Vivus names 2 new directors to its board

Vivus names 2 new directors; has expanded board to 9 members from 6 since proxy fight began

Associated Press

MOUNTAIN VIEW, Calif. (AP) -- Obesity drug maker Vivus Inc. on Monday named two new directors to its board as it finds itself in a proxy fight.

The company named J. Martin Carroll and Jorge Plutzky as directors, expanding the board to nine members from seven. Carroll was the head of global strategy and U.S. CEO of German drugmaker Boehringer Ingelheim from 2003 to 2011, and Plutzky has directed the vascular disease prevention program at Brigham and Women's Hospital in Boston since 1996.

The moves follow the addition in April of Robert Wilson, a former director at Johnson & Johnson, to its board.

In March its biggest shareholder moved to replace the company's entire board because of disappointment with the launch of Qsymia.

Vivus' weight loss drug Qsymia was approved in July and went on sale in September. It was the second long-term weight loss drug approved in the U.S. since 1999, but sales have not lived up to expectations. In part that's because insurance coverage remains limited and out-of-pocket costs for patients are high. The FDA also hasn't allowed Qsymia to be dispensed at pharmacies, making the drug available through mail order only.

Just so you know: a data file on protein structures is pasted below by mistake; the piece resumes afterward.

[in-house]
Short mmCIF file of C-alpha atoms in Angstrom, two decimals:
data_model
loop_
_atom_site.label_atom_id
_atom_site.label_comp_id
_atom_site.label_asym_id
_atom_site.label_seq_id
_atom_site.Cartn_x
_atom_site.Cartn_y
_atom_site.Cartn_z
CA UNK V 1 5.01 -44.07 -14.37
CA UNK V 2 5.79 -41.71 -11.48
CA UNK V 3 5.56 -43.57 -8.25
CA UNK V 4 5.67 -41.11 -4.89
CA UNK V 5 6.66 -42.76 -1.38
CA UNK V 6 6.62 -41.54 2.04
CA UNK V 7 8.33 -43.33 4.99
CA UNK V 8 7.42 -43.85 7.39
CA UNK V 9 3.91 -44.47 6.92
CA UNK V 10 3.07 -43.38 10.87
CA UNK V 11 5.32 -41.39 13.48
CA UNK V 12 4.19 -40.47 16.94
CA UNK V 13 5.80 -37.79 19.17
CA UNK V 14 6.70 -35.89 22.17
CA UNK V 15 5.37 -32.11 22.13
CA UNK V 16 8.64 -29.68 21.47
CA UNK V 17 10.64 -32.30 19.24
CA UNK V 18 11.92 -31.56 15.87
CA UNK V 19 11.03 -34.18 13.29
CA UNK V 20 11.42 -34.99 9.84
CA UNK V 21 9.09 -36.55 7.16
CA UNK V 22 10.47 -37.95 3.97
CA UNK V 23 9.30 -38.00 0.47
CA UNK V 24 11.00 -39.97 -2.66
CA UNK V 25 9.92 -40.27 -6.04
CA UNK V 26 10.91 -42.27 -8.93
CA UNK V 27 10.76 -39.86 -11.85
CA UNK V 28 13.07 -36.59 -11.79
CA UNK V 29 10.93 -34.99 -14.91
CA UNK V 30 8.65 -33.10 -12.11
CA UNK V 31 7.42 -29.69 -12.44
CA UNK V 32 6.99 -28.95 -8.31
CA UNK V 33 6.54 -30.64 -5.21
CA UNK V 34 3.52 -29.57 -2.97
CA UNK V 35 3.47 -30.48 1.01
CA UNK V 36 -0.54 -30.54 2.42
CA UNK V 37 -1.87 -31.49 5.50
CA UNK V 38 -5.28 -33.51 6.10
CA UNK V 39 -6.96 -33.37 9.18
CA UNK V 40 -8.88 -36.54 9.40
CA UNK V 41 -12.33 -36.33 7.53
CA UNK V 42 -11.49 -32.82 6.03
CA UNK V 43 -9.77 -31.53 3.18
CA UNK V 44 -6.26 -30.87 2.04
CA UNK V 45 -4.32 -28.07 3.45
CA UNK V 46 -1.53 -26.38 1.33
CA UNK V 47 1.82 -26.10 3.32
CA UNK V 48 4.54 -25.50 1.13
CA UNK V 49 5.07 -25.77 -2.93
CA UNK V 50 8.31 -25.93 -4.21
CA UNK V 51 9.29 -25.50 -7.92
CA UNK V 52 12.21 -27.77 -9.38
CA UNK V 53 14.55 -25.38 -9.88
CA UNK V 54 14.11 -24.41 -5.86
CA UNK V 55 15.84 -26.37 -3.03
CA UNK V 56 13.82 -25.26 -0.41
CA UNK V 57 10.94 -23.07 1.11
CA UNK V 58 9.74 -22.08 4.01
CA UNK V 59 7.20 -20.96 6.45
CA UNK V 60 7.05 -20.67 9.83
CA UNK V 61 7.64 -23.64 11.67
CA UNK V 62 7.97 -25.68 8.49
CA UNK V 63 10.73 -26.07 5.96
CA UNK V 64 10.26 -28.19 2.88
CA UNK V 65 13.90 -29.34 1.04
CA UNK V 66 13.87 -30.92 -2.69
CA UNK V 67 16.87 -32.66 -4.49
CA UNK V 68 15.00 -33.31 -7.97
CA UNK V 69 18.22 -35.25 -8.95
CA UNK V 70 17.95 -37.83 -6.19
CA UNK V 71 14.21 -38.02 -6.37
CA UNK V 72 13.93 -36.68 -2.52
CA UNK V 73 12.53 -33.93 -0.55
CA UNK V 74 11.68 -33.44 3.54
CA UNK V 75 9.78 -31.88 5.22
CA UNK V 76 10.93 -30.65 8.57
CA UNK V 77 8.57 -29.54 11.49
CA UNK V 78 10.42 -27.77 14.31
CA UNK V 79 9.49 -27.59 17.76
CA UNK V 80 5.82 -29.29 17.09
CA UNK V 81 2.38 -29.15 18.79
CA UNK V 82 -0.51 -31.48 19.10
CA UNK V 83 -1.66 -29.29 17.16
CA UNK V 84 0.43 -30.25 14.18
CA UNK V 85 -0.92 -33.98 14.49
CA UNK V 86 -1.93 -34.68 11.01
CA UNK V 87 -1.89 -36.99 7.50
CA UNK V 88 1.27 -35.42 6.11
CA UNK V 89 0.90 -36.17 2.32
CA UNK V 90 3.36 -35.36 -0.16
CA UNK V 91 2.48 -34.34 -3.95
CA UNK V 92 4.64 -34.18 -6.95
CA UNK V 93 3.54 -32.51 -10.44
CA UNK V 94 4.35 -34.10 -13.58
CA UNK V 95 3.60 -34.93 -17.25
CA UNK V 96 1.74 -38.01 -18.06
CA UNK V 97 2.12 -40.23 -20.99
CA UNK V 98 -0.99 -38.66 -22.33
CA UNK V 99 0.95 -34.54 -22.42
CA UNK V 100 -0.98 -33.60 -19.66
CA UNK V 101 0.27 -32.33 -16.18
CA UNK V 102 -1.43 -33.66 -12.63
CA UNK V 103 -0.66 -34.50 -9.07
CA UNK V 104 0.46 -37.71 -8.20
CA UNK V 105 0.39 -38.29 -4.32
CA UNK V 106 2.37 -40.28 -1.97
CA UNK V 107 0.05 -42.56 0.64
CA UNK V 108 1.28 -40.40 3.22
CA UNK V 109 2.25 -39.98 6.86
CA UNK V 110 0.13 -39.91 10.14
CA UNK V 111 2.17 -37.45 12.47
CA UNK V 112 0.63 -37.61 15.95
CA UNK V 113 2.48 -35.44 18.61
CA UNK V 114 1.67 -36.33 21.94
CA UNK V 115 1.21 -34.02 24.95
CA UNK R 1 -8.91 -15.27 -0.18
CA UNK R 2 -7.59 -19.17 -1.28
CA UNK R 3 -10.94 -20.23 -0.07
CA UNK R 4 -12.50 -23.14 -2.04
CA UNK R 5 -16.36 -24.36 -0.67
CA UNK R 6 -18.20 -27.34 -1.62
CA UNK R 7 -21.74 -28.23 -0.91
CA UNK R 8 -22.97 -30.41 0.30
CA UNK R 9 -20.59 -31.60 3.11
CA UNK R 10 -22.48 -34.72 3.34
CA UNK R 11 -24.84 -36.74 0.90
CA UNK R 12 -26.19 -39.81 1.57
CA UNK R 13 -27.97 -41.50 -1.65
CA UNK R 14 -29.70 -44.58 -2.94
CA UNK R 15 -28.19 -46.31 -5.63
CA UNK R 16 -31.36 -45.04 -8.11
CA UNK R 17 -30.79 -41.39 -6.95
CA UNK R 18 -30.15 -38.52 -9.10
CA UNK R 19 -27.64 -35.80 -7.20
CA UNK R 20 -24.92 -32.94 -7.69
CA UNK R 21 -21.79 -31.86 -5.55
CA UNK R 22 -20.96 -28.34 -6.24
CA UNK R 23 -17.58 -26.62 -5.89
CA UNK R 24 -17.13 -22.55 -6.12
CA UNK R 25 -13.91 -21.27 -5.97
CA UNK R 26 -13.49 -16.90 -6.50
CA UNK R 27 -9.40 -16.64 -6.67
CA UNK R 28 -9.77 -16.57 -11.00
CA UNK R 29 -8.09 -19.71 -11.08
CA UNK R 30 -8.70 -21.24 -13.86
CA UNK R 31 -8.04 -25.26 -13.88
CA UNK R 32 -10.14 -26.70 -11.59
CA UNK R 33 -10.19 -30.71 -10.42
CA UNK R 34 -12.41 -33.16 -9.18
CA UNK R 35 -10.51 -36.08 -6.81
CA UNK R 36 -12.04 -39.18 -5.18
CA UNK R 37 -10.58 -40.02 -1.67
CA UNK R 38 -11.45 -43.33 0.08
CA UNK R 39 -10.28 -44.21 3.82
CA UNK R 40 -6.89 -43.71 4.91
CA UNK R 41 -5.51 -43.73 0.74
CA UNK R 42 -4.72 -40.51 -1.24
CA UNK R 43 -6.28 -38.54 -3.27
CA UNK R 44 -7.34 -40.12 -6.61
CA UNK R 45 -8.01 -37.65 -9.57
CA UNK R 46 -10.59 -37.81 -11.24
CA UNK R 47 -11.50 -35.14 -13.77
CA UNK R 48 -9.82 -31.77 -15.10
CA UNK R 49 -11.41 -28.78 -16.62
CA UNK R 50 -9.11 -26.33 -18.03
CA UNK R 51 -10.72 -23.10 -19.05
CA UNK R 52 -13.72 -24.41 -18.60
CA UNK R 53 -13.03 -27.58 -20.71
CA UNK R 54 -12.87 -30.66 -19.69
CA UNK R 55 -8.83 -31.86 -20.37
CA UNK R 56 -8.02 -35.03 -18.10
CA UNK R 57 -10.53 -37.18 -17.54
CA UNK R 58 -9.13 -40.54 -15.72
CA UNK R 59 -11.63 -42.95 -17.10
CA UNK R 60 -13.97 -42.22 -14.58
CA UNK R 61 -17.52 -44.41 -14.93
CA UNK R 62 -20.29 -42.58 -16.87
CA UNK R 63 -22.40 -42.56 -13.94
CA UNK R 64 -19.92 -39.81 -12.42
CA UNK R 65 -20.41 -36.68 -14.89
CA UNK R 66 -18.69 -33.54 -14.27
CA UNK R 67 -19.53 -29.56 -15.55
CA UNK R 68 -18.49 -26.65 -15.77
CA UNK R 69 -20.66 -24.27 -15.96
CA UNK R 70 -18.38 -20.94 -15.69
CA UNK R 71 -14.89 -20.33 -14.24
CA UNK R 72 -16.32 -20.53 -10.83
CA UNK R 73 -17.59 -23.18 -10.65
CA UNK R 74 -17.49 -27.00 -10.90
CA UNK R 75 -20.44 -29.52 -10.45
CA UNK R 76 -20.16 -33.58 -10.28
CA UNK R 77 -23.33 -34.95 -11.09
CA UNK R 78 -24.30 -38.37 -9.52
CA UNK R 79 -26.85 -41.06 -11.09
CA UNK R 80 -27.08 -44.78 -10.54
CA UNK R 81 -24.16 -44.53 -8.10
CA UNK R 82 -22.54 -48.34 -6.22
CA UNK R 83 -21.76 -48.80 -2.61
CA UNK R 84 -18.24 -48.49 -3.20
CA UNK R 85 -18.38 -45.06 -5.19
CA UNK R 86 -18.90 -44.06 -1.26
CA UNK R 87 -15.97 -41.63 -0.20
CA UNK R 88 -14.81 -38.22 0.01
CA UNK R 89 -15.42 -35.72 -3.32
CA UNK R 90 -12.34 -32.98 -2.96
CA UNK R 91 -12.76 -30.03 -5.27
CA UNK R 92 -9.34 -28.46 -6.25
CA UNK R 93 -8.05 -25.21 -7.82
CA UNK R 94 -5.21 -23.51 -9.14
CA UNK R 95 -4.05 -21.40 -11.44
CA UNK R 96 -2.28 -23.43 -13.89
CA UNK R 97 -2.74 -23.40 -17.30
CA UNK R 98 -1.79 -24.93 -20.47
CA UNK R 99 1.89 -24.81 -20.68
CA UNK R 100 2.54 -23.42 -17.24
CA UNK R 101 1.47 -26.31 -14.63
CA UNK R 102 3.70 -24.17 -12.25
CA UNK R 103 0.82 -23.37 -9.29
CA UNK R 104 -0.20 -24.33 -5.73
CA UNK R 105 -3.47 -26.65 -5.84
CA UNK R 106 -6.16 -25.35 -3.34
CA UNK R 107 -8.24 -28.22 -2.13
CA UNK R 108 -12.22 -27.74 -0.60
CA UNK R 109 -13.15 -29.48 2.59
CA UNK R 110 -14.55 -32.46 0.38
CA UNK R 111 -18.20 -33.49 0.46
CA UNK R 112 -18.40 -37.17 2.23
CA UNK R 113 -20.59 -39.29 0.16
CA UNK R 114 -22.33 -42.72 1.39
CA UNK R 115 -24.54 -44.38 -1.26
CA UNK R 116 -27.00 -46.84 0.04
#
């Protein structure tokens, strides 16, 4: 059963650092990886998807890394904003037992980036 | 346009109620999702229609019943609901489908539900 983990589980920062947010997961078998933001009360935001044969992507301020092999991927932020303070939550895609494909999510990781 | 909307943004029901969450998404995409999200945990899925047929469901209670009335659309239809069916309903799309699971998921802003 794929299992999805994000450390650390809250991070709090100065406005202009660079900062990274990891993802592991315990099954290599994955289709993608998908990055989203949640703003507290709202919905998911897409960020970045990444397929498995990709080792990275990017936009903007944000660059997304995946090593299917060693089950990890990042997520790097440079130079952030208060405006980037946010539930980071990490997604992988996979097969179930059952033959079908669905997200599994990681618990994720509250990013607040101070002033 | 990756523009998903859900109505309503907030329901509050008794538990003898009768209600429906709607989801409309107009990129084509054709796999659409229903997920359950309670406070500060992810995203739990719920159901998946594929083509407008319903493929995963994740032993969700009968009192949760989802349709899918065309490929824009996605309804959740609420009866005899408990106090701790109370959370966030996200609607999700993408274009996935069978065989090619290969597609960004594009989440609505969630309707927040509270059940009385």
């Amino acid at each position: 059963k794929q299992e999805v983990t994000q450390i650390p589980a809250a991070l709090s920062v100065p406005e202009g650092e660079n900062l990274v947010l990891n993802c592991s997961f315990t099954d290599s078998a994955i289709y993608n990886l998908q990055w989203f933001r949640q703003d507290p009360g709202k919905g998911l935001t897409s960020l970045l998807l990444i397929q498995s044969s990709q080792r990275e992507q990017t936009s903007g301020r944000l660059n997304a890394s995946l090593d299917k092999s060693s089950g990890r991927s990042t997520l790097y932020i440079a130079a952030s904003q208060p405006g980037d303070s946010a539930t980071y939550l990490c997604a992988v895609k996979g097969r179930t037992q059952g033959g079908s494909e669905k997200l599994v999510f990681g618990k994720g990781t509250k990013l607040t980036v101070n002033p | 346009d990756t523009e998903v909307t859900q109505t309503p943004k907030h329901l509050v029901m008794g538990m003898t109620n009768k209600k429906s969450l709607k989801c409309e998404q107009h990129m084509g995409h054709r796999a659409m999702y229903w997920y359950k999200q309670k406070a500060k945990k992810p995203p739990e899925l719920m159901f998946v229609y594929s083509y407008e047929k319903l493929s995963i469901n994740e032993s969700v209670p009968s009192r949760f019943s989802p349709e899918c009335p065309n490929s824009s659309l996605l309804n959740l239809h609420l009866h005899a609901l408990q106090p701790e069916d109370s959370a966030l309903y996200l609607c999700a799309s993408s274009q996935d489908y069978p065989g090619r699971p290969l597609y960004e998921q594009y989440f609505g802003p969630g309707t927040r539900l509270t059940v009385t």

Vivus is working to expand coverage of the drug. The company said Monday that about 34 percent of people with commercial insurance have access to Qsymia, and it expects the drug to be available at some pharmacies by mid-July.

Shareholder First Manhattan Co. has nominated replacements for all six directors on Vivus' board, saying the launch of Qsymia has failed and the company needs more independent leadership. First Manhattan is the company's largest shareholder, with a 9.1-percent stake, according to FactSet.

Vivus said Monday seven of its directors are independent, and four have joined the board in the last 13 months.

The Mountain View, Calif., company is scheduled to host its annual meeting July 15.

Shares of Vivus picked up 54 cents, or 4.2 percent, to $13.50 in morning trading. The stock is down about 45 percent in the past year.

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